You really should carry a walkie talkie with you on your next outdoor adventure. They’re small, light, and easy to use. In some situations, they can be more convenient than a cell phone. Plus, they work in places with no cell signal.
With the usefulness of license-free radios, there’s a bewildering array of walkie talkies out there. I’ve spent the last six months testing different radios on my everyday adventures, including running, hiking, skiing, biking, and visits to the lake, beach, and even the San Diego Zoo. With over 20 years of experience using two-way radios in a professional capacity including as an EMT, I’ve tested and reviewed these radios with a keen eye.
The most recent radio I tested was the Cobra RX680. The big question is whether I’d recommend this Cobra to someone interested in buying a walkie talkie, and the short answer is no. If you want the long answer, and some of my recommendations for alternatives, you can read my full Cobra RX680 review below.
Cobra RX680 at a Glance
The Cobra RX680 is a compact, lightweight, easy-to-use, license-free walkie talkie. Mid-priced for a quality two-way radio, it’s not truly waterproof as advertised, it feels cheaper than what it costs, and it has poor audio quality. Compared to the alternatives, it feels more like a toy than a tool.
- $99.95 for a 2-pack
- License-free FRS frequencies
- 6.2 ounces (on my scale)
- IP56 (splash proof and dust resistant but not fully waterproof or submersible)
- Recharges with USB-mini cable or desk top charger
Pros: User-friendly, small and portable, lightweight
Cons: Poor audio quality, not waterproof, low quality fit and finish
Is the Cobra RX680 Worth It?
In a word: no. The worst part about this radio, and the reason I wouldn’t recommend it, is its poor audio quality. While the Cobra RX680 is compact, light, and user-friendly, its audio quality is simply too disappointing. There are better options available for the same price, so I’d advise saving your money for a superior model.
At the end of the day, the Cobra RX680 isn’t bad, it’s just not great.
That said, this Cobra walkie talkie is best for:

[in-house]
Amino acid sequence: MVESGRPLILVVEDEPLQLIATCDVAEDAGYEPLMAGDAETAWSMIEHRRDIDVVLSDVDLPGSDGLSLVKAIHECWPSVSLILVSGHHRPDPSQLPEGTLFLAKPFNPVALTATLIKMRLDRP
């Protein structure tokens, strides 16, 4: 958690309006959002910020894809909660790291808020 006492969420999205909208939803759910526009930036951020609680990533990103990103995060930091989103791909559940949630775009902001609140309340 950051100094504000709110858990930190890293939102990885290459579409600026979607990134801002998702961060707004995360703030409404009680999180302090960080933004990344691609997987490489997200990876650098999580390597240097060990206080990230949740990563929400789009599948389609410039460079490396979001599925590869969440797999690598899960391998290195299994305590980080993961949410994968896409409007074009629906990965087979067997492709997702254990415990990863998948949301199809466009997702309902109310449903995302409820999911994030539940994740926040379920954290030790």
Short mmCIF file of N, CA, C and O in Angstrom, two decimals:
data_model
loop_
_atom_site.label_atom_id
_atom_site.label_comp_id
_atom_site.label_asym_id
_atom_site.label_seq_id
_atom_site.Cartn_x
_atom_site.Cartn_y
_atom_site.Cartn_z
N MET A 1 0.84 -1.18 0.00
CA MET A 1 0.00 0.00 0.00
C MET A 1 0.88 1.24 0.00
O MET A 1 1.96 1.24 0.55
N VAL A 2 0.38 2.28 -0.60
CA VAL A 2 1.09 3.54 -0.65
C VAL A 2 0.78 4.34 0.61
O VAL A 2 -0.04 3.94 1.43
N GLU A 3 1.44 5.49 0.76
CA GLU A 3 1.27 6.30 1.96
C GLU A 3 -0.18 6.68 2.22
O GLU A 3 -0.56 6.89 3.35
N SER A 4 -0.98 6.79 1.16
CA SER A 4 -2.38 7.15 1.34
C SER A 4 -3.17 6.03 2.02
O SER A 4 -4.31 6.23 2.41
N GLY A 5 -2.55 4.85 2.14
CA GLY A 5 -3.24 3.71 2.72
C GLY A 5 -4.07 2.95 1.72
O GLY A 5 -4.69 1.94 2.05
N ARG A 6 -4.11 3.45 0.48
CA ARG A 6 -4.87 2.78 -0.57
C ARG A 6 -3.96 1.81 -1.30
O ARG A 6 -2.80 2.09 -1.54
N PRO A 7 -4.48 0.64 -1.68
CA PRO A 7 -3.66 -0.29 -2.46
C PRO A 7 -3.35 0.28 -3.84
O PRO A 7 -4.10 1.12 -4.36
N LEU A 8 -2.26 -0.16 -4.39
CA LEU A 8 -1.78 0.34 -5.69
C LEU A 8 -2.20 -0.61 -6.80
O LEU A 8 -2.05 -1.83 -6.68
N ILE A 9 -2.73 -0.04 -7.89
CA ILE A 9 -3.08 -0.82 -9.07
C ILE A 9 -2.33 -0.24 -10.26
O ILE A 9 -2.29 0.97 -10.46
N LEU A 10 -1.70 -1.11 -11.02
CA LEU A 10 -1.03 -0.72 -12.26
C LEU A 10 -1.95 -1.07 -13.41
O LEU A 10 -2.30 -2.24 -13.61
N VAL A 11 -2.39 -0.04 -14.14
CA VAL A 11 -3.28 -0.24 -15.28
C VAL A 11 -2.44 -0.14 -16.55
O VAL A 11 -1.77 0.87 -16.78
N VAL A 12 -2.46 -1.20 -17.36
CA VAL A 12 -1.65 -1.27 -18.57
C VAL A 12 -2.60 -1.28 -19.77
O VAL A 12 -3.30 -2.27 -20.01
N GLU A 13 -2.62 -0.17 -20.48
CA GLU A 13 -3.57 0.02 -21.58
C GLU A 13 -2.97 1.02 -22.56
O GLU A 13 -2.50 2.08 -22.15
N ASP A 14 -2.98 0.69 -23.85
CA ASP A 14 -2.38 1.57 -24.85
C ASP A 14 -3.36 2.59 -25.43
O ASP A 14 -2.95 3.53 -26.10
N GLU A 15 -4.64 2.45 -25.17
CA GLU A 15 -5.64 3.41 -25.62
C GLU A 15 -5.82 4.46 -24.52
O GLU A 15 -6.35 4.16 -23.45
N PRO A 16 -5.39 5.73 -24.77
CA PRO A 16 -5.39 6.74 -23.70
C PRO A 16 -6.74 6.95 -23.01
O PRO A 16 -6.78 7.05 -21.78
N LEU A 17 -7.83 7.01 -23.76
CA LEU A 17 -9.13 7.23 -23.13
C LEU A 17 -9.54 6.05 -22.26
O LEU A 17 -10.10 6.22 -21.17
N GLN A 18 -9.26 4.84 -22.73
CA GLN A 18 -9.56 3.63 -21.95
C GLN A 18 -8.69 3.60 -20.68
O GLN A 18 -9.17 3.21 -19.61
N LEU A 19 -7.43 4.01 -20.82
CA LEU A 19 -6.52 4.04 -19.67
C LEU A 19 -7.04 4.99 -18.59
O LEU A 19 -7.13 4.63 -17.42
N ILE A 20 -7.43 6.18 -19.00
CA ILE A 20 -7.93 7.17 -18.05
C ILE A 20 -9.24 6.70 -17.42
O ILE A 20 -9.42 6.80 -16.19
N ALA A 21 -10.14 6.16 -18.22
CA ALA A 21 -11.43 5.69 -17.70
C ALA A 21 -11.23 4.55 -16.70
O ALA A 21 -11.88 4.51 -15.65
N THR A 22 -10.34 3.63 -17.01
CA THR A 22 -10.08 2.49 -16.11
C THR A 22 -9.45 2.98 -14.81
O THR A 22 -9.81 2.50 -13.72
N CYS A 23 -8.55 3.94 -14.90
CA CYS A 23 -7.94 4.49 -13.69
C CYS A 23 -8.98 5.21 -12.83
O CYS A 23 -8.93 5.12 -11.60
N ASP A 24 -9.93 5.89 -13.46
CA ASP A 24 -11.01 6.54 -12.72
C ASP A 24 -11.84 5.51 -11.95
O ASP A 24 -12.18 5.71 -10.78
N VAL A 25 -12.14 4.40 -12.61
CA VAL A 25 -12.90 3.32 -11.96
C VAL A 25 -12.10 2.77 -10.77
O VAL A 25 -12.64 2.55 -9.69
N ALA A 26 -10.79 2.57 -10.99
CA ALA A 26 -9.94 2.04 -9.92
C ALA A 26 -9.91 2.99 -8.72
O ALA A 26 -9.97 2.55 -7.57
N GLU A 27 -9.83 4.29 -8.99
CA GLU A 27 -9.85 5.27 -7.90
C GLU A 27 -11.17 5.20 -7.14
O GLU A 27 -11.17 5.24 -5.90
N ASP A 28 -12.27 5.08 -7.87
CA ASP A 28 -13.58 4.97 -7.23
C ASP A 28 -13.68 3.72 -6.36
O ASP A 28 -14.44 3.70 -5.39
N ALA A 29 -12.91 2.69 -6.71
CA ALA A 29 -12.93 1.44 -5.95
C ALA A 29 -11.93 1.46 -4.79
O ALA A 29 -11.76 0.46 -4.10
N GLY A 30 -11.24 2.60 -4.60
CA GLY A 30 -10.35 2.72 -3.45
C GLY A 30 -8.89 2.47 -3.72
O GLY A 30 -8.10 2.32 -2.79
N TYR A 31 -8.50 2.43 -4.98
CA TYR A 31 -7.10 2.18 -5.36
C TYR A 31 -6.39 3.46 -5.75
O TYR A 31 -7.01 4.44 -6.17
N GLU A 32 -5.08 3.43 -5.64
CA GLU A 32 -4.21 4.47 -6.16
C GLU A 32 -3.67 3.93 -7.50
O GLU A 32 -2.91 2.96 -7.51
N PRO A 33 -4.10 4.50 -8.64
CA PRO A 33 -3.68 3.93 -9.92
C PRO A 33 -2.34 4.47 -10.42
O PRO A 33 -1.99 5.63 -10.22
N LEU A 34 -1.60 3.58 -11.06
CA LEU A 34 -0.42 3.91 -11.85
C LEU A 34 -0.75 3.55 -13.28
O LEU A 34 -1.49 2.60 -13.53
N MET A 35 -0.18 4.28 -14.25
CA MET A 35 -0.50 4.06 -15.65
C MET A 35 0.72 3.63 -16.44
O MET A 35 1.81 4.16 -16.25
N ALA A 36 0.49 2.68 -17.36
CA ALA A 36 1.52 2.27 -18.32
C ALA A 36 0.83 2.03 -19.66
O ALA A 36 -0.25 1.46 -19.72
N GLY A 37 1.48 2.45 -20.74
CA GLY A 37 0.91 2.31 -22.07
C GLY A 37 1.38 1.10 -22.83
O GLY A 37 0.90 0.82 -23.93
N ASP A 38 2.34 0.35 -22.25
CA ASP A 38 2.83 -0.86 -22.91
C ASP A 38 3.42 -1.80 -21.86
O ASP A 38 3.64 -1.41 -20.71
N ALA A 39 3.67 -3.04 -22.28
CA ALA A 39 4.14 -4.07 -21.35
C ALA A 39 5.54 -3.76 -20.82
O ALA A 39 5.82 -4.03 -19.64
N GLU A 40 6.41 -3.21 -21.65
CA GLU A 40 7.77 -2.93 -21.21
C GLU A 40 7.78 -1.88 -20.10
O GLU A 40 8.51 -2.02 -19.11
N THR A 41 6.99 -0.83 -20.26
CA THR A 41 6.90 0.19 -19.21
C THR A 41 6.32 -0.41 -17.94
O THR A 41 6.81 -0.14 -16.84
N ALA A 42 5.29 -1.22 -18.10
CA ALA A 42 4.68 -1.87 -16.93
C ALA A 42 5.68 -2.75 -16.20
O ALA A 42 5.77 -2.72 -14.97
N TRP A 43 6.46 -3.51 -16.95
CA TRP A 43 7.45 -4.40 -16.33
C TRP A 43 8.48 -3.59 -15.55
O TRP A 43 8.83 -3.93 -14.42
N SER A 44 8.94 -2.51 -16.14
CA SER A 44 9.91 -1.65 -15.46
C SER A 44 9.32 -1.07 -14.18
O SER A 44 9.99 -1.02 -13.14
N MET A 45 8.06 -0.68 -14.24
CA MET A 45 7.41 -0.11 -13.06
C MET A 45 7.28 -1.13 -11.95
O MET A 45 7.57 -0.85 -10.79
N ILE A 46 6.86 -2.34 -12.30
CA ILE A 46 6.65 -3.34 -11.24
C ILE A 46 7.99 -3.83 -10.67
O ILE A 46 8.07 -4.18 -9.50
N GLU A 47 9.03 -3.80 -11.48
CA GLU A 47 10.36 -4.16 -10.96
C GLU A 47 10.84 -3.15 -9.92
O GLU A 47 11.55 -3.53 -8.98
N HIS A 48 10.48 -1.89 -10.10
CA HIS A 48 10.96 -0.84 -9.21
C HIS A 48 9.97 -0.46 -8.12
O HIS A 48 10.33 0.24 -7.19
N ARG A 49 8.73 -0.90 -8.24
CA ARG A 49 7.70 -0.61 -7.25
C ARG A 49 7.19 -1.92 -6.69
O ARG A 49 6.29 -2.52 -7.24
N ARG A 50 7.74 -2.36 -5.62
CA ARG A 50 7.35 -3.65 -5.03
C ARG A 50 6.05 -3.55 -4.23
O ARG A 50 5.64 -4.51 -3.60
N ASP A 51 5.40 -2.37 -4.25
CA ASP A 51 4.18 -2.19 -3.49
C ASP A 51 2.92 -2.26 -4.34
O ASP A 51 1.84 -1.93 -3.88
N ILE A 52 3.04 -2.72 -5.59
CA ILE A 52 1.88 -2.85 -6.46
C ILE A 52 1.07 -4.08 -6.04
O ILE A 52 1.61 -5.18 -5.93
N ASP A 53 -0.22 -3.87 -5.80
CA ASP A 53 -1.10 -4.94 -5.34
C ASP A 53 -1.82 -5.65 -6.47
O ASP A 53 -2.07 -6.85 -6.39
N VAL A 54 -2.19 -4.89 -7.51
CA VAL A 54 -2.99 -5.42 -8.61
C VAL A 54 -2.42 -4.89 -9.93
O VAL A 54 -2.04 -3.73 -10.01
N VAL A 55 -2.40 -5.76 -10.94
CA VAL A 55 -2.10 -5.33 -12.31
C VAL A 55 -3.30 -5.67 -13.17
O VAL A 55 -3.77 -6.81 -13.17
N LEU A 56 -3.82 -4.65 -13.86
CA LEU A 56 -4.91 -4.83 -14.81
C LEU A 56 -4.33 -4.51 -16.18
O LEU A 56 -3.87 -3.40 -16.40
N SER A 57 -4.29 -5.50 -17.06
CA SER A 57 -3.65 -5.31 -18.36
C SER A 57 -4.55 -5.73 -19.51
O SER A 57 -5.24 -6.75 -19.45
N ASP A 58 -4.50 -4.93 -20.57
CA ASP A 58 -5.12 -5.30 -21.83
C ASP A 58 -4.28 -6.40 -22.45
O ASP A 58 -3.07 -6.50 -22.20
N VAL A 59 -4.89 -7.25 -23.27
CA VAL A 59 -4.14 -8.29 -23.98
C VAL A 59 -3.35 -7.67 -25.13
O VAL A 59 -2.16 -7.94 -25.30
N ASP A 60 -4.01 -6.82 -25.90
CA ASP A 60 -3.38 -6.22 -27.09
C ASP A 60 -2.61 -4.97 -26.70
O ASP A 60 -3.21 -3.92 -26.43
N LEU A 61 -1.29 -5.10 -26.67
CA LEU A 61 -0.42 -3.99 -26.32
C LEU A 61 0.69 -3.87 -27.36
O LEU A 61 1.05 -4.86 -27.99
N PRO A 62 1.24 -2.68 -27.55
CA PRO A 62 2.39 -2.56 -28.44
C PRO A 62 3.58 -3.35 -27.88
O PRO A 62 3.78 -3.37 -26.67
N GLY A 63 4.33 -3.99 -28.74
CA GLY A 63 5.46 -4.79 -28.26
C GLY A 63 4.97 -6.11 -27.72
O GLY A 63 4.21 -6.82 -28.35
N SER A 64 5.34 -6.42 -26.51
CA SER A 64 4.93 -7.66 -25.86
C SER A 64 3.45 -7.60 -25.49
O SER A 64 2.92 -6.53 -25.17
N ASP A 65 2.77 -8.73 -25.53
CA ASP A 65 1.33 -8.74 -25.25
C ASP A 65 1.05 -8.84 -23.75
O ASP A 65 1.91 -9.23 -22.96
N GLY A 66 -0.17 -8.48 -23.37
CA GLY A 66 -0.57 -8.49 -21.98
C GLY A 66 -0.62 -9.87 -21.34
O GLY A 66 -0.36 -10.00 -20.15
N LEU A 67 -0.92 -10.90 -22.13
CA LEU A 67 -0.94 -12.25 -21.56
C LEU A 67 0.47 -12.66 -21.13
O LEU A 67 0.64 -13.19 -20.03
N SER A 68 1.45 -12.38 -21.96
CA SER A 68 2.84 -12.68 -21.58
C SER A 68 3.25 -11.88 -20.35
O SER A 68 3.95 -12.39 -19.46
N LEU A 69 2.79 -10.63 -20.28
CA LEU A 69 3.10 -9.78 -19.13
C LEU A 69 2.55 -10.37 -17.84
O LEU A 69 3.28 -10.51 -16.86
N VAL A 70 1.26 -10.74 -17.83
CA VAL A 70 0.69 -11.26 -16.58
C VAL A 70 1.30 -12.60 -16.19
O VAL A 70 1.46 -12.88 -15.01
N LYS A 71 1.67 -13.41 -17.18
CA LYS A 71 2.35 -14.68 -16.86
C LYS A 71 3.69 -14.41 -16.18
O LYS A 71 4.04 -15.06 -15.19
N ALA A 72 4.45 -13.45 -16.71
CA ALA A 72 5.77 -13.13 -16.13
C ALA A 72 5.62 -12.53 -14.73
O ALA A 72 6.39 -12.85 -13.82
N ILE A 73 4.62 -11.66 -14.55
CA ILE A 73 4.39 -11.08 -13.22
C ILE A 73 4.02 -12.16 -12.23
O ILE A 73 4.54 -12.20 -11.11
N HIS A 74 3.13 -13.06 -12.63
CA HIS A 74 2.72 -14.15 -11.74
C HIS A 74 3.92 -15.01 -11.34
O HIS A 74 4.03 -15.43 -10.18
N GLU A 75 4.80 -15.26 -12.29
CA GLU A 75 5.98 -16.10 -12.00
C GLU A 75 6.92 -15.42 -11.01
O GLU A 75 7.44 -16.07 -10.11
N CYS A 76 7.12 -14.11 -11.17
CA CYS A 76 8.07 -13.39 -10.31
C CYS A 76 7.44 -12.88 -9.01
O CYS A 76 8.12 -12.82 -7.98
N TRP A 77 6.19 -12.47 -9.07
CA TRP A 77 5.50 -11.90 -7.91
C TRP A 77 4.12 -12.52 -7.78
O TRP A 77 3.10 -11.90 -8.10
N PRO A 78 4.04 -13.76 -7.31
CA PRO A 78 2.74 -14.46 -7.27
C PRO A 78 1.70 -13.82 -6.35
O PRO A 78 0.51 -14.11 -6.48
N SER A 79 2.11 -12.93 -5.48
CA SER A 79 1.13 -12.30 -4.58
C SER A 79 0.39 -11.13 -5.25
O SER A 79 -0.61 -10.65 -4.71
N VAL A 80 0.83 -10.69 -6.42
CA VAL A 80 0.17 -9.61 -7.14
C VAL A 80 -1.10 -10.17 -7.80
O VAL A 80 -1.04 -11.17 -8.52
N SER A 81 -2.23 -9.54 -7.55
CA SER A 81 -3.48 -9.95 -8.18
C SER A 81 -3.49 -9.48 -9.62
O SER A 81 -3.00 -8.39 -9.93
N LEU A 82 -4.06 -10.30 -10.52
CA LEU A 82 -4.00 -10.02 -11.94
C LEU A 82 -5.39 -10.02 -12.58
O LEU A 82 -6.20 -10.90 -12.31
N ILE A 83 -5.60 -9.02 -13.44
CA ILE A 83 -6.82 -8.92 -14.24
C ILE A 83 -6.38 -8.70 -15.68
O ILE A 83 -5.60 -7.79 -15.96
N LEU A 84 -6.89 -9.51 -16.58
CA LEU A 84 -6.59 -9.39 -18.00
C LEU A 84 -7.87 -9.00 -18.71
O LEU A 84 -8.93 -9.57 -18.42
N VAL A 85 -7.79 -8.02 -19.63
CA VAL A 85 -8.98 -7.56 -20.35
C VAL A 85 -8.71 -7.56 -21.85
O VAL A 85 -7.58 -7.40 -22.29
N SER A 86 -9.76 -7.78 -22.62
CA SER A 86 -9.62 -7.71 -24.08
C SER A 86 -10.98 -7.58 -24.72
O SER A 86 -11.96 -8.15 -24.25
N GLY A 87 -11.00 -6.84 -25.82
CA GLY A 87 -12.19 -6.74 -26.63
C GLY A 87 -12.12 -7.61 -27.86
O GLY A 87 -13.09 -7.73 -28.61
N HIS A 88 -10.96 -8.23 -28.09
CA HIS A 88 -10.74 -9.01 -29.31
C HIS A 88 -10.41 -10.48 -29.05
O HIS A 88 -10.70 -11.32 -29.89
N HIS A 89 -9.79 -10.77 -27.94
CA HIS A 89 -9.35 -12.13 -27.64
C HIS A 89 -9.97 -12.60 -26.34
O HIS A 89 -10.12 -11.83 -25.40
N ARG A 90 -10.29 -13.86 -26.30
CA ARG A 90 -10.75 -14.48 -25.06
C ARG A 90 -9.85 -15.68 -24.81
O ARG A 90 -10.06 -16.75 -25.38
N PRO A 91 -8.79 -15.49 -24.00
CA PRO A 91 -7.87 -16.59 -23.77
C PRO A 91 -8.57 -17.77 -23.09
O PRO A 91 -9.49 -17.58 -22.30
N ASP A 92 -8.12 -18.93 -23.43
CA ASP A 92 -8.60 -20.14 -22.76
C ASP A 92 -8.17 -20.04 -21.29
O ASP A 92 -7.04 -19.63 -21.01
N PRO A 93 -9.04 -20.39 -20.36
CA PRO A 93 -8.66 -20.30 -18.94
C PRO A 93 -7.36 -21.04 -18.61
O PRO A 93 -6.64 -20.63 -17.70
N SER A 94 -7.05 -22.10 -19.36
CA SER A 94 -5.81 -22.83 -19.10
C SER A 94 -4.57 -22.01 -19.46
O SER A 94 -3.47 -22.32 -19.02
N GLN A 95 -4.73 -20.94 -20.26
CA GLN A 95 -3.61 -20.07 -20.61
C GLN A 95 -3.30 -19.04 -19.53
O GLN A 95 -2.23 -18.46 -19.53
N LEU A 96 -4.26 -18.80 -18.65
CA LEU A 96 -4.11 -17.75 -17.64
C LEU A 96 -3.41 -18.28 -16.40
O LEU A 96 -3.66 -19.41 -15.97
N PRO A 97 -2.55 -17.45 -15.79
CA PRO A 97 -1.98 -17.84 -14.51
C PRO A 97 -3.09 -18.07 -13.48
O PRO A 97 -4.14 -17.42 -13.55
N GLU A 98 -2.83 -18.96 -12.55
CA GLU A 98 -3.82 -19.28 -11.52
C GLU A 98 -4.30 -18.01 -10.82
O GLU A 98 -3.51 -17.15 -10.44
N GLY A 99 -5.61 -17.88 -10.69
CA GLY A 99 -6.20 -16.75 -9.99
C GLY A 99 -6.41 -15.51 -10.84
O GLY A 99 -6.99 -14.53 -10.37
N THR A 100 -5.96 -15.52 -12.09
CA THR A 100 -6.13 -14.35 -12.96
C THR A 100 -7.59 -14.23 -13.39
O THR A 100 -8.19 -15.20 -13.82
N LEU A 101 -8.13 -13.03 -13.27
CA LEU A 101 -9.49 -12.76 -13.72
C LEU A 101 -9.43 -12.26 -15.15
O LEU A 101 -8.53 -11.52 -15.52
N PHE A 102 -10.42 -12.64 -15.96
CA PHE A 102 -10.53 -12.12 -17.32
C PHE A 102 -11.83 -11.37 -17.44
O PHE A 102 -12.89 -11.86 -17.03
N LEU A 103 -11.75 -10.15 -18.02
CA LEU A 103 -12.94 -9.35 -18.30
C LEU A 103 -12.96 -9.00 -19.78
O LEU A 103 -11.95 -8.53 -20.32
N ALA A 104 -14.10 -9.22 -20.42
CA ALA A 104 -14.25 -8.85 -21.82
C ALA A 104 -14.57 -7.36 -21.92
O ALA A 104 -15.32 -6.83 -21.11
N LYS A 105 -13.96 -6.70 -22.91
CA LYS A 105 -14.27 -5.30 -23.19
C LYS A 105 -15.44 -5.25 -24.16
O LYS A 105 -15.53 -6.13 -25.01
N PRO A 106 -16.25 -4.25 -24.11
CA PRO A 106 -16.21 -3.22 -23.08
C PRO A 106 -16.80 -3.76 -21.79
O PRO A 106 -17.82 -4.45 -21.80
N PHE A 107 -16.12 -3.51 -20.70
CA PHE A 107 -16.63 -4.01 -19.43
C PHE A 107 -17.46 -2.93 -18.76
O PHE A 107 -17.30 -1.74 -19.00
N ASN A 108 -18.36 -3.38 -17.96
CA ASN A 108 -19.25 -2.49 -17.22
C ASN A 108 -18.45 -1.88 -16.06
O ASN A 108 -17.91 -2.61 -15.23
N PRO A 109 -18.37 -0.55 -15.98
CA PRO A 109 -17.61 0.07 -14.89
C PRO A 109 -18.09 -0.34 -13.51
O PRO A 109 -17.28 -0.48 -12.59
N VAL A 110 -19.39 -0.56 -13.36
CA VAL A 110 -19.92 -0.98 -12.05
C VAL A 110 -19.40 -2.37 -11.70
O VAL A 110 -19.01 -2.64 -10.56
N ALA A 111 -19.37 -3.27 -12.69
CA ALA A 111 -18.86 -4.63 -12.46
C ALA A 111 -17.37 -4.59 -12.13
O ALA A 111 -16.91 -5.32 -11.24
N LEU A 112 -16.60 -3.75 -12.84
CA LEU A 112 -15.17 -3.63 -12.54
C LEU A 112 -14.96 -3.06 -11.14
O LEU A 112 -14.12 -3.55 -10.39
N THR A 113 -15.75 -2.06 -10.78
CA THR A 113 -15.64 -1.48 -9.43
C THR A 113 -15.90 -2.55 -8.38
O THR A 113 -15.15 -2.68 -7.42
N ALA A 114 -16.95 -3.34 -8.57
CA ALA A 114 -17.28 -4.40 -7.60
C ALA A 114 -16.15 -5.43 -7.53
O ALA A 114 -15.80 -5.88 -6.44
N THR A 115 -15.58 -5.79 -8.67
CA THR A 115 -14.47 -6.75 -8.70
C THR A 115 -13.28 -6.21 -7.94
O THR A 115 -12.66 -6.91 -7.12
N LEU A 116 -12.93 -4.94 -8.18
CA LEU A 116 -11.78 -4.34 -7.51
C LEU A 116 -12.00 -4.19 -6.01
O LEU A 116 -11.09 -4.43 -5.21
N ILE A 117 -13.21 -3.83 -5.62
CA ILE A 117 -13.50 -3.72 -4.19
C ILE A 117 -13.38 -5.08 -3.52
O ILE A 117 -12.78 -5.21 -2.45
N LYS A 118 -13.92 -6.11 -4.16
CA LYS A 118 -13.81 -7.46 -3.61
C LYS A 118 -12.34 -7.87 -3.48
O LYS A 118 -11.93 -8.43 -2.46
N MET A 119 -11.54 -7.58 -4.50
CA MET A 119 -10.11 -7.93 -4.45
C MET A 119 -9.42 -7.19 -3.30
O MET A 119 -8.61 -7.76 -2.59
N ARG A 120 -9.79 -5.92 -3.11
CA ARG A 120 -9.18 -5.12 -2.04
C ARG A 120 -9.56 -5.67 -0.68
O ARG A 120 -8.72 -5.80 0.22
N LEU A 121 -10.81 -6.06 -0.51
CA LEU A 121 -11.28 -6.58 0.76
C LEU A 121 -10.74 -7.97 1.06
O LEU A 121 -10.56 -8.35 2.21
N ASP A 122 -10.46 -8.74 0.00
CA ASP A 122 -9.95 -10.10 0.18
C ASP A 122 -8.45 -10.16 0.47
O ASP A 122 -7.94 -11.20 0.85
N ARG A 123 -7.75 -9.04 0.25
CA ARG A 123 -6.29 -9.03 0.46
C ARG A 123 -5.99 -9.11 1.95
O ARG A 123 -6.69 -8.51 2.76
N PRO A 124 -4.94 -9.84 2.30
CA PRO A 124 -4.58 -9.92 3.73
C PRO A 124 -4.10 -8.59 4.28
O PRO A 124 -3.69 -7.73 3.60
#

- Easy family walks around the neighborhood.
- If you received the radio as a gift, and therefore were not responsible for the purchasing decision.
However, it’s definitely not for:
- Serious outdoor use.
- Any situation requiring a waterproof radio.
If you’re looking for a radio in this price bracket, I’d suggest considering the Motorola T800 series. Similar in size and shape, the T800 offers better range, more features, and significantly superior audio quality at a comparable price. For my top pick, I’d recommend the Rocky Talkie Mountain Radio, although it’s notably more expensive.
For a full list of worthy alternatives, check out our roundup of the best walkie talkies for outdoor recreation.
What is the Range of the Cobra RX680?
Range and Clarity Score: 2.5/5
Under optimal conditions and direct line of sight, the Cobra’s range is touted to be around 30 miles. But does this mean you can consistently communicate with someone at that 30-mile distance? Well, not exactly.
Cobra RX680 Range in Real Life
I had the chance to use the Cobra walkie talkie several times, including a fun day at the San Diego Zoo. The zoo’s dense tree cover and rolling hills provided an ideal setting to test the range of the Cobra RX680.
In practice, the range is about one mile with a clear line of sight and drops to roughly 0.25 to 0.5 miles in dense trees and rolling terrain. This is slightly less than other radios in this category, like the Rocky Talkie and BC Link 1 and 2.
The clarity of the Cobra RX680 was horrible. Trying to talk to my daughter, who was only an eighth of a mile away and in direct line of sight, was almost impossible due to static. This issue was persistent throughout my day at the zoo, and was especially disappointing considering the price of this two-way radio.